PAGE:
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Nematicidal Activity of Essential Oils on a Psychrophilic Panagrolaimus sp. (Nematoda: Panagrolaimidae)

Violeta Oro
Slobodan Krnjajic
Marijenka Tabakovic
Jelena S. Stanojevic
4 and
Snezana Ilic-Stojanovic
Department of Plant Diseases, Institute for Plant Protection and Environment, 11000 Belgrade, Serbia
Institute for Multidisciplinary Research, University of Belgrade, 11000 Belgrade, Serbia
Agroecology and Cropping Practices Group, Maize Research Institute, 11000 Belgrade, Serbia
Faculty of Technology Leskovac, University of Nis, 16000 Leskovac, Serbia
Author to whom correspondence should be addressed.
Plants 2020, 9(11), 1588;
Submission received: 9 October 2020 / Revised: 5 November 2020 / Accepted: 9 November 2020 / Published: 17 November 2020
(This article belongs to the Special Issue Plant Parasitic Nematodes)


Essential oils (EOs) have historically been used for centuries in folk medicine, and nowadays they seem to be a promising control strategy against wide spectra of pathogens, diseases, and parasites. Studies on free-living nematodes are scarce. The free-living microbivorous nematode Panagrolaimus sp. was chosen as the test organism. The nematode possesses extraordinary biological properties, such as resistance to extremely low temperatures and long-term survival under minimal metabolic activity. Fifty EOs from 22 plant families of gymnosperms and angiosperms were tested on Panagrolaimus sp. The aims of this study were to investigate the in vitro impact of EOs on the psychrophilic nematode Panagrolaimus sp. in a direct contact bioassay, to list the activity of EOs based on median lethal concentration (LC50), to determine the composition of the EOs with the best nematicidal activity, and to compare the activity of EOs on Panagrolaimus sp. versus plant parasitic nematodes. The results based on the LC50 values, calculated using Probit analysis, categorized the EOs into three categories: low, moderate and highly active. The members of the laurel family, i.e., Cinnamomum cassia and C. burmannii, exhibited the best nematicidal activity. Aldehydes were generally the major chemical components of the most active EOs and were the chemicals potentially responsible for the nematicidal activity.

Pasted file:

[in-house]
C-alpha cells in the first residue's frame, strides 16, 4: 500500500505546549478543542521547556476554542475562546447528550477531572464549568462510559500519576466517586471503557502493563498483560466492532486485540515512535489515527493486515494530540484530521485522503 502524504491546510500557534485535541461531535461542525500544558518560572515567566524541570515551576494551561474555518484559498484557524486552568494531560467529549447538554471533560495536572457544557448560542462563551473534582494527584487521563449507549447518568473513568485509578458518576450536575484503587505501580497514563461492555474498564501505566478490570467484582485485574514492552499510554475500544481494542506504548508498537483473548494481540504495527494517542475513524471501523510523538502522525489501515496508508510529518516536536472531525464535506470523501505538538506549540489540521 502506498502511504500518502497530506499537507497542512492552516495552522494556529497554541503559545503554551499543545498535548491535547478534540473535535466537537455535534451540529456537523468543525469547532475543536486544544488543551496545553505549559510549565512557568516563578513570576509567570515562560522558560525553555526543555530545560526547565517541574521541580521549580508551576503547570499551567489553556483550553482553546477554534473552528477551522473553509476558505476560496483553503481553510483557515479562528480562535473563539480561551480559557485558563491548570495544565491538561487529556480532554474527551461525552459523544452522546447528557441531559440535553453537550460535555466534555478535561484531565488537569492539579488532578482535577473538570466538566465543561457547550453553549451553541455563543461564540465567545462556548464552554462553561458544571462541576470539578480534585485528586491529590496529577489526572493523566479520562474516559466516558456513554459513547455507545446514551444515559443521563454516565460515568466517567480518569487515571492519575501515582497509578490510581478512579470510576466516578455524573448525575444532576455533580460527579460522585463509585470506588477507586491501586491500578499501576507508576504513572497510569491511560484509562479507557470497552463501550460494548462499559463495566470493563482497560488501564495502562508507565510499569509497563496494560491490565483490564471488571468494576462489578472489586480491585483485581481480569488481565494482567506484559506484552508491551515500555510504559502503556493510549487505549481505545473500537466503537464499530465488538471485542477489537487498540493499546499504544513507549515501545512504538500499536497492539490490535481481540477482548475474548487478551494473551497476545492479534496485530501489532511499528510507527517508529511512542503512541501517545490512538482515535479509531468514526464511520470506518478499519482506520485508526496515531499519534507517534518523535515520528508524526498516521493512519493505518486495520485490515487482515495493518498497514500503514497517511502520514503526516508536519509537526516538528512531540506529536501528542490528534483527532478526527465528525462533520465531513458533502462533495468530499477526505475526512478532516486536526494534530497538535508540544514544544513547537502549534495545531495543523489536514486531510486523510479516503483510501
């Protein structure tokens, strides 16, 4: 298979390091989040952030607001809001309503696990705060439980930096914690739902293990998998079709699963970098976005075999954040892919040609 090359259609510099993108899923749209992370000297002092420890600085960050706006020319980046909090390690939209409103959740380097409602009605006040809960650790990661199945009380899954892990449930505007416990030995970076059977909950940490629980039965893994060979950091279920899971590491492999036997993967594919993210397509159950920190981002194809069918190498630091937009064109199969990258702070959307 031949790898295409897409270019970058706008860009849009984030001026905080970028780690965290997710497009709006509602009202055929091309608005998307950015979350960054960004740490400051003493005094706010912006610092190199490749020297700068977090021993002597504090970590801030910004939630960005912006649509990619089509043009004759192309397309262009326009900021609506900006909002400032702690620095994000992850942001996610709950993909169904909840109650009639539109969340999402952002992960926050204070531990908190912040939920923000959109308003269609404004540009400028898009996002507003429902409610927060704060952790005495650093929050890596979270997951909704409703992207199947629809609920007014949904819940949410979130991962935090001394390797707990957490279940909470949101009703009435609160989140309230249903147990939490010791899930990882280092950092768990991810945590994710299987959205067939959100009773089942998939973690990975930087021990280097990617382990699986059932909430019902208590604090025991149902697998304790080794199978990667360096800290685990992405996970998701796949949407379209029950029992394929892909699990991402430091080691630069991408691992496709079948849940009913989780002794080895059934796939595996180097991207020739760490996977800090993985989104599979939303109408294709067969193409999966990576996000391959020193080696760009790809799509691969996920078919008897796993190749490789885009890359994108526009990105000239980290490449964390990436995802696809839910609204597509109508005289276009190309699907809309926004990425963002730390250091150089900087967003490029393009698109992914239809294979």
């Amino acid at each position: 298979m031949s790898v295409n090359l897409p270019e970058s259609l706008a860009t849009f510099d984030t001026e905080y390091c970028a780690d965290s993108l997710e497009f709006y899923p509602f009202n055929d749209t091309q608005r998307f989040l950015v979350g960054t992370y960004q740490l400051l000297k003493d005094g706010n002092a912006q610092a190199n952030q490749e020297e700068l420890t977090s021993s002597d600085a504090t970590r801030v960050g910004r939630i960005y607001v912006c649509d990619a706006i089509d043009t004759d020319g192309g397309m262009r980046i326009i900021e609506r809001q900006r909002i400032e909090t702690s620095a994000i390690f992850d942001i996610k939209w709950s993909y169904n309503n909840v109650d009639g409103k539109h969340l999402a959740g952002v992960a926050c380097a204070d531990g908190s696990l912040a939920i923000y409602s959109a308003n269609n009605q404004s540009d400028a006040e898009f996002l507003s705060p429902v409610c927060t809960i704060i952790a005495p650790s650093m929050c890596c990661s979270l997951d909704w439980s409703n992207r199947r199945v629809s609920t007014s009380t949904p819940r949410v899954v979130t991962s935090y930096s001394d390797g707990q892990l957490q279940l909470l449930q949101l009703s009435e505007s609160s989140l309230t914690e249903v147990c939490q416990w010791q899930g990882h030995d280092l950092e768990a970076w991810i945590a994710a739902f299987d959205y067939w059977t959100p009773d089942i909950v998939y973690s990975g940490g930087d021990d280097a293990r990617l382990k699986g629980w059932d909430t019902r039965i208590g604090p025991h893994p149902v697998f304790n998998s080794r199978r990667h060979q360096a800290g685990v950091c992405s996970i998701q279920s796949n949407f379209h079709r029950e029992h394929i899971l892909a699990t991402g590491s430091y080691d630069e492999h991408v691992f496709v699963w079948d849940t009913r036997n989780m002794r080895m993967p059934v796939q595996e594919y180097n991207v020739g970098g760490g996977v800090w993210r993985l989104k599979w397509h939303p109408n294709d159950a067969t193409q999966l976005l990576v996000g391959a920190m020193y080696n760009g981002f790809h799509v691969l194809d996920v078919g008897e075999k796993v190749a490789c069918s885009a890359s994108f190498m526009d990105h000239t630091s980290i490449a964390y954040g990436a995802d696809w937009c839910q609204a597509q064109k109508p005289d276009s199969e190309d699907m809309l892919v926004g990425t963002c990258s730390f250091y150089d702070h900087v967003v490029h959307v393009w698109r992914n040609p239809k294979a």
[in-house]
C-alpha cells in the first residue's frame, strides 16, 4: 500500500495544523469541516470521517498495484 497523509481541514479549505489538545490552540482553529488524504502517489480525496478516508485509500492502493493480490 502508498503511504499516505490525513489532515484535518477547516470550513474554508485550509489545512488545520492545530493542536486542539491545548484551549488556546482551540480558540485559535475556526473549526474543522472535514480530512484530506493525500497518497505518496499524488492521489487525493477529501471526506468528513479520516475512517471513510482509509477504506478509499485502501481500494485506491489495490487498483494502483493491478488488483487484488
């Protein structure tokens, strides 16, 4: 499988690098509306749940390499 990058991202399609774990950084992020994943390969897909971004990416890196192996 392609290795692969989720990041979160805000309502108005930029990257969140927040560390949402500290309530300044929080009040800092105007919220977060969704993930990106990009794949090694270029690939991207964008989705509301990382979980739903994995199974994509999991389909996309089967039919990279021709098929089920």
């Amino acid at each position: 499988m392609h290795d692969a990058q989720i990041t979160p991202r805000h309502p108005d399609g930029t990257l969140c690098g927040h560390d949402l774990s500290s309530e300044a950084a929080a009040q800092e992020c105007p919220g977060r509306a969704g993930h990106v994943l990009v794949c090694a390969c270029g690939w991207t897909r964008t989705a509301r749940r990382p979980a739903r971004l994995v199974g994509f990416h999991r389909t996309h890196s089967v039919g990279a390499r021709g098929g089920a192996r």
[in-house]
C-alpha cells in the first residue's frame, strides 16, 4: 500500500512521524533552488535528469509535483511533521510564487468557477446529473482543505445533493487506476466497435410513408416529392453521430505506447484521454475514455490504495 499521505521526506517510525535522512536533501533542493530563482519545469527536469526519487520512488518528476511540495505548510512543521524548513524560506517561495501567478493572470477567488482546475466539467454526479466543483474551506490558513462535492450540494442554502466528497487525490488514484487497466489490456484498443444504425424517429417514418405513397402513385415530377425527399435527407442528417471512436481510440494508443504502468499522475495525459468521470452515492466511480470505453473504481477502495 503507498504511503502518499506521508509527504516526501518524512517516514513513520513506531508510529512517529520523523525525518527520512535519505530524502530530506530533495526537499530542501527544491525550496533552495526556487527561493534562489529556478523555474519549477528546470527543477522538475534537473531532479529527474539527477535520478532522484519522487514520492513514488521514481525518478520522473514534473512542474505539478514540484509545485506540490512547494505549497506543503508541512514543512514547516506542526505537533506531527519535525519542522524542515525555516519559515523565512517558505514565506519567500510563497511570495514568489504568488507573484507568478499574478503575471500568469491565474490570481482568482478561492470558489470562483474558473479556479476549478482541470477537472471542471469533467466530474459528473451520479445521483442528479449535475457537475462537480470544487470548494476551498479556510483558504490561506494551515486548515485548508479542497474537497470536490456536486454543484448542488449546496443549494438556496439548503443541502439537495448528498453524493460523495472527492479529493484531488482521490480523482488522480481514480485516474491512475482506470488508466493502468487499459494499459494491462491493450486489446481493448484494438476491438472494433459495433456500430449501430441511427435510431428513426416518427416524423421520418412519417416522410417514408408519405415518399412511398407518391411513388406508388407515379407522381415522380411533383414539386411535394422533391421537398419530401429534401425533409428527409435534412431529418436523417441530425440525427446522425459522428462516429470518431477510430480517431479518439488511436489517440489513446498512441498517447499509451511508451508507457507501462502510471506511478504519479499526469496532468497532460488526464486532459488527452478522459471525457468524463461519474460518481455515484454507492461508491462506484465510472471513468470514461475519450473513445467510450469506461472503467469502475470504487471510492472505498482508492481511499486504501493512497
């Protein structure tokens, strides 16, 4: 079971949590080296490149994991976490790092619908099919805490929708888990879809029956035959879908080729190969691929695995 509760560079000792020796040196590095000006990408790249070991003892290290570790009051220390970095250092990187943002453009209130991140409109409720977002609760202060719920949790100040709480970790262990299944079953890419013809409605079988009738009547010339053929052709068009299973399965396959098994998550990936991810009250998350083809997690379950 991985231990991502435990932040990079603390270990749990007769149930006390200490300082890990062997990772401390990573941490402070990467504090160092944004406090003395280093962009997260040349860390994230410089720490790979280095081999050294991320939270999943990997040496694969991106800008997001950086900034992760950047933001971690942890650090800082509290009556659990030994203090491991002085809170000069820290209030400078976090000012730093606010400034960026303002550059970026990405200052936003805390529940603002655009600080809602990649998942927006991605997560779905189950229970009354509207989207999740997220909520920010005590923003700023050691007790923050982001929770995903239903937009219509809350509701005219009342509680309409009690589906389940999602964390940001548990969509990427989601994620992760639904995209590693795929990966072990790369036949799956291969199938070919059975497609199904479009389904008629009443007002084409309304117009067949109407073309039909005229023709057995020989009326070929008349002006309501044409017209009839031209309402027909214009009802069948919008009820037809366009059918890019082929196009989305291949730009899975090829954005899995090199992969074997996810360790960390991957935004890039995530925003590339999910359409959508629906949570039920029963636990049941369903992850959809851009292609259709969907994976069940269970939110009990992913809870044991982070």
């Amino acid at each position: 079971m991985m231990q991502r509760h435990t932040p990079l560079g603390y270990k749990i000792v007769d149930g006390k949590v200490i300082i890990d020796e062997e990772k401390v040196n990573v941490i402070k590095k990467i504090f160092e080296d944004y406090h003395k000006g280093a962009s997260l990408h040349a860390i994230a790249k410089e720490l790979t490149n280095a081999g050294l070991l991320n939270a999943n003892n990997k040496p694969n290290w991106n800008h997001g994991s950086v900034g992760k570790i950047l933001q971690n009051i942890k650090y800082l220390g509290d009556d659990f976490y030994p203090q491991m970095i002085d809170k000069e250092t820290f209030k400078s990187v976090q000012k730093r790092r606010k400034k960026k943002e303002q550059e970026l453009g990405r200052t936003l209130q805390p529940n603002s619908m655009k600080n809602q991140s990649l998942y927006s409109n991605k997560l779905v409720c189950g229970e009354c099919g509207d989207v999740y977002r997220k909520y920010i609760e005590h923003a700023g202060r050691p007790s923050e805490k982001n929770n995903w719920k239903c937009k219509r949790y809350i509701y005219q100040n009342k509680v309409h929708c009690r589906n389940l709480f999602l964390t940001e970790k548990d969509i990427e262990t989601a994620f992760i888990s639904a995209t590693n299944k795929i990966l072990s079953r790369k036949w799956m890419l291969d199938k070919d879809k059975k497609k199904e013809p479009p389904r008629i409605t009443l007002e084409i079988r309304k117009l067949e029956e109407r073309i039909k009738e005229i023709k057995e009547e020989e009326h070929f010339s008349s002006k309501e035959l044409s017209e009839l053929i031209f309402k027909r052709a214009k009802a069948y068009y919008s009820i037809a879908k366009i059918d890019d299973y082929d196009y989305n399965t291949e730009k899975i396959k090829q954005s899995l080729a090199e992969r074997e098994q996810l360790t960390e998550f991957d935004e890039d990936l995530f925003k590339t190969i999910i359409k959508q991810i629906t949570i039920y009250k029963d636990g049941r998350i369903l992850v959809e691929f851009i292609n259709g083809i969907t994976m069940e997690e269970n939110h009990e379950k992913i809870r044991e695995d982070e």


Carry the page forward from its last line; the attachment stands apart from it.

1. Introduction

Nematodes are mostly microscopic size invertebrates that inhabit terrestrial and aquatic areas. Beside their significant economic importance as human, animal and plant parasites, they can also be beneficial, free-living microbivorous organisms. It has been estimated that about 2.5 million tons of pesticides are used on crops each year [1]. Such a practice has resulted in the decline of many beneficial organisms, such as nitrogen-fixing soil bacteria [2], blue-green algae [3], mycorrhizal fungi [4], water fishes [5], aquatic mammals [6], and birds [7]. In addition, the pesticide residues in food and water are massive long-term threats for human health at a global level. According to the European legislation (Regulation (EC) no. 1107/2009), the application of non-chemical and natural alternatives should be the first choice in plant protection and integrated pest management. The Regulation requires that substances or products produced or placed on the market do not have any harmful effect on human or animal health or any unacceptable effects on the environment, such as an impact on non-target species and impact on biodiversity and the ecosystem.